Over the past 22 years, I've met with and offered advice to - probably over a hundred Founder, CEO's from companies from start-up to multi-million turnover. 99% of the time, I've never asked for, or expected payment. I've viewed it as a bit of 'giving back' to people who might benefit from my learnings in building King of Shaves over the years.
Now I'm no longer CEO, I've met more companies than ever before, many beat a path to my door via Linked In, asking me to accept their connection request (even though we've never met, or fleetingly chatted) and then for what I can only call 'free advice'.
This post isn't about that. This is about people I've met, with grand aspirations for their business, which all start off well, but by the end, when I get down to asking them about money to fuel their grand ambitions, grind to a halt.
Here's why. And why this is such an important 'learn' for these people.
They all have champagne taste. They all have beer money. Then expect champagne for free!
A lot of this I put down to the internet. Via this amazing piece of digital infrastructure, we're used to getting stuff for free. An image grab here. A 'copy & paste' there. Research lifted. Free social meda. Free apps (OK, many with in-app purchases). Everything's cheaper. Everything's trending to zero. And this 'money for nothing' culture then, by a process of osmosis, infects their attitude to doing business.
Business is about money. And making money costs money. Anyone who has started up a business will tell you it cost money to get it started. It's tough starting a genuine business with zero spends.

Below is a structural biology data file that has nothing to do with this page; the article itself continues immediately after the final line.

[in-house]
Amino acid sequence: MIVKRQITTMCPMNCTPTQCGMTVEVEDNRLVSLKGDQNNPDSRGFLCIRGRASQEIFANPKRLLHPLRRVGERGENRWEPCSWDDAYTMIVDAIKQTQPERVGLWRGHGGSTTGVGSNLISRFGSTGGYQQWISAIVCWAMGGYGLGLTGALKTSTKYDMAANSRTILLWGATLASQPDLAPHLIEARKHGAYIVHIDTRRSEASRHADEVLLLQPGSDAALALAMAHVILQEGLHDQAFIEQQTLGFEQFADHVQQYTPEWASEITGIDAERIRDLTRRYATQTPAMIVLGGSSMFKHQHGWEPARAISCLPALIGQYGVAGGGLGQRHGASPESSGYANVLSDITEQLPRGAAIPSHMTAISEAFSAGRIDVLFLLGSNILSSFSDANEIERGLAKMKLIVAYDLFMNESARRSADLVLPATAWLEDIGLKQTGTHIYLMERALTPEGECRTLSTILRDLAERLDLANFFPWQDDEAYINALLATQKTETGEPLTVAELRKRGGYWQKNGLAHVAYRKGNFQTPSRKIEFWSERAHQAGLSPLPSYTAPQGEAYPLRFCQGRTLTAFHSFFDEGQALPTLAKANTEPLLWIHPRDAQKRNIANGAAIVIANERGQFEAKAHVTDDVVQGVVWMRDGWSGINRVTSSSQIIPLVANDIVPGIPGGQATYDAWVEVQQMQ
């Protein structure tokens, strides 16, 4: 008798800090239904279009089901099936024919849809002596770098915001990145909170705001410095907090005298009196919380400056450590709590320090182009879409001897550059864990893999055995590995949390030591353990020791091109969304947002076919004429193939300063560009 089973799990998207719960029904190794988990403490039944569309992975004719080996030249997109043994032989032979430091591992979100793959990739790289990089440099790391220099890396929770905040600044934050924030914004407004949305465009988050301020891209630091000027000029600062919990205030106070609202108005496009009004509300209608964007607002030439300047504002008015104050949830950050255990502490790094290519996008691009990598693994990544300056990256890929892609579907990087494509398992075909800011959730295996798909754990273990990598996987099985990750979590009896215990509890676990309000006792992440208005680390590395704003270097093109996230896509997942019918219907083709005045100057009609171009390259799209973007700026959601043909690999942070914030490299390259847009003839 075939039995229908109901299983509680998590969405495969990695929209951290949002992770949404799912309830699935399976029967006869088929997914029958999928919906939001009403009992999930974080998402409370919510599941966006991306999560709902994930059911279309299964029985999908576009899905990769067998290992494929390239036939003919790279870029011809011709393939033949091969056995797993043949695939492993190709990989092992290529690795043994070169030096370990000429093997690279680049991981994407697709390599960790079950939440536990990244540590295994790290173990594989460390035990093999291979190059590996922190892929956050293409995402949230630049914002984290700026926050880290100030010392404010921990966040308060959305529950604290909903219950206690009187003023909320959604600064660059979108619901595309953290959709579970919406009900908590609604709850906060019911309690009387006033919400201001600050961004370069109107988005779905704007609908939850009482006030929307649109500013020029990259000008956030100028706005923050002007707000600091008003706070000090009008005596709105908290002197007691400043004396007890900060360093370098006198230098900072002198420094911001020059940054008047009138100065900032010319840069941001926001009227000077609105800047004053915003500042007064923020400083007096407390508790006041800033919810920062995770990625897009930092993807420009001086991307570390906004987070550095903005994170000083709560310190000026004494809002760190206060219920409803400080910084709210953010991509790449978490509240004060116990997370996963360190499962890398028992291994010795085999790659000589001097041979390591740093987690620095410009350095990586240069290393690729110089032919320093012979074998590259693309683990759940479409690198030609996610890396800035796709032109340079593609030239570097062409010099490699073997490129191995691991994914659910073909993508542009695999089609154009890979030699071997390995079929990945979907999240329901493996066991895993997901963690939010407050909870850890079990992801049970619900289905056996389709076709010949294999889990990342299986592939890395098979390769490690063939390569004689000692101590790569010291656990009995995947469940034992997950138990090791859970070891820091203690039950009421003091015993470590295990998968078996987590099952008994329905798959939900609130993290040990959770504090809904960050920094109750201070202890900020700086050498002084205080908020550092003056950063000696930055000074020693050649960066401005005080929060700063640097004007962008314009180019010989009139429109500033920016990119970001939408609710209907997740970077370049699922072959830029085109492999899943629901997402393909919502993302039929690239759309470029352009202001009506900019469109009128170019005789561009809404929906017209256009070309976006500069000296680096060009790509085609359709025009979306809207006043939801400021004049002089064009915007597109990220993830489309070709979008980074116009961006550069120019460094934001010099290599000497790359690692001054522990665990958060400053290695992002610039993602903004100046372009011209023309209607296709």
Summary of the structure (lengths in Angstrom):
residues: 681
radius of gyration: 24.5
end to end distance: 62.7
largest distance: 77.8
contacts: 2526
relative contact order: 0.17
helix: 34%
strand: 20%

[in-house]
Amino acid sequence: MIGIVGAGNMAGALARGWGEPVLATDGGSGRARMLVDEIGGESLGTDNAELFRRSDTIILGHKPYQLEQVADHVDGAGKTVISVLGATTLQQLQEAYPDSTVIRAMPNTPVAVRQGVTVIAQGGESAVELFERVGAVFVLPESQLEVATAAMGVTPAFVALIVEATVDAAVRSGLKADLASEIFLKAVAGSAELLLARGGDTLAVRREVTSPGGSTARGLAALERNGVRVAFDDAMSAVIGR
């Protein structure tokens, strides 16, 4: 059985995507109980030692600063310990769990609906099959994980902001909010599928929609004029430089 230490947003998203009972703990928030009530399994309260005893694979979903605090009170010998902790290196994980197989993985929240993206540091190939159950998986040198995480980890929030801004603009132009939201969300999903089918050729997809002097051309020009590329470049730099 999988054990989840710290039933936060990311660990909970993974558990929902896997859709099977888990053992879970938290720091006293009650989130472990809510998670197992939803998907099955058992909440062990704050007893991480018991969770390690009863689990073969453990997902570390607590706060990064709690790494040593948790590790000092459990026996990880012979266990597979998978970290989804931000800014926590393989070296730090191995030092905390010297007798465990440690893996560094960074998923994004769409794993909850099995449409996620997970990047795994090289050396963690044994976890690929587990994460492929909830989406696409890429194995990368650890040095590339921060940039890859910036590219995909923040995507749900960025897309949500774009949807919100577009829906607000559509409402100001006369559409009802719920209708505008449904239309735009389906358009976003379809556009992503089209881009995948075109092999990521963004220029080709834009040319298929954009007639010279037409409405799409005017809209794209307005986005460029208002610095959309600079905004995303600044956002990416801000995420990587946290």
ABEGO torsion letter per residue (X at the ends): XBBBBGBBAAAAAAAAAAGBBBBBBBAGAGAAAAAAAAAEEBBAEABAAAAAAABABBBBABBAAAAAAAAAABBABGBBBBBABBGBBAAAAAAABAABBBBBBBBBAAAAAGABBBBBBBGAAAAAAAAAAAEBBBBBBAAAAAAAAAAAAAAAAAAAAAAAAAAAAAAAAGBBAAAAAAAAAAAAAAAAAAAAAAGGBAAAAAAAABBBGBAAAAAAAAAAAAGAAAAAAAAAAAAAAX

So, this is how a typical conversation/meeting/discussion might go.
Them: "Will, we'd love to meet. What you've done with King of Shaves is amazing. Can we pick your brains about how you did it. You might be able to help us!"
Me: "Nice to hear from you. Happy to spend 30 minutes with you, see where you're at. You never know. I might be able to help"
Then at the meeting:
"Them: "We wanted to be Entrepreneurs. So, we've had a great idea. It's this _________ . What do you think? What would you do? How would you develop it? Got any tips? How do I get people to know about it?"
Me: "Looks interesting. What have you spent your money on so far? Where are you?"
Them: "Well, we've got small offices, some part time staff, obviously stock (typically companies I meet are product companies) and a lot on the design, you know - web, branding. We've got a few stockists, and a couple of the big retailers are interested in us. But we need to increase our sales. How can we do this? You know, a viral. Like the stuff you do. Or that Dollar Shave one."
Me: "So, you've got stock (read dead cash). You've got a few stockists. You've spent on the design, branding. How much, approx?"
Them: "Um, well - it was a bit more than we thought. Say £20K on the design, and another £50K on stock. All in, we've probably spent £100K. But, we're in a few stockists. But sales are slow. We thought the product would sell, but it isn't at the level we predicted."
Me: "How much have you invested in getting your product to sell?"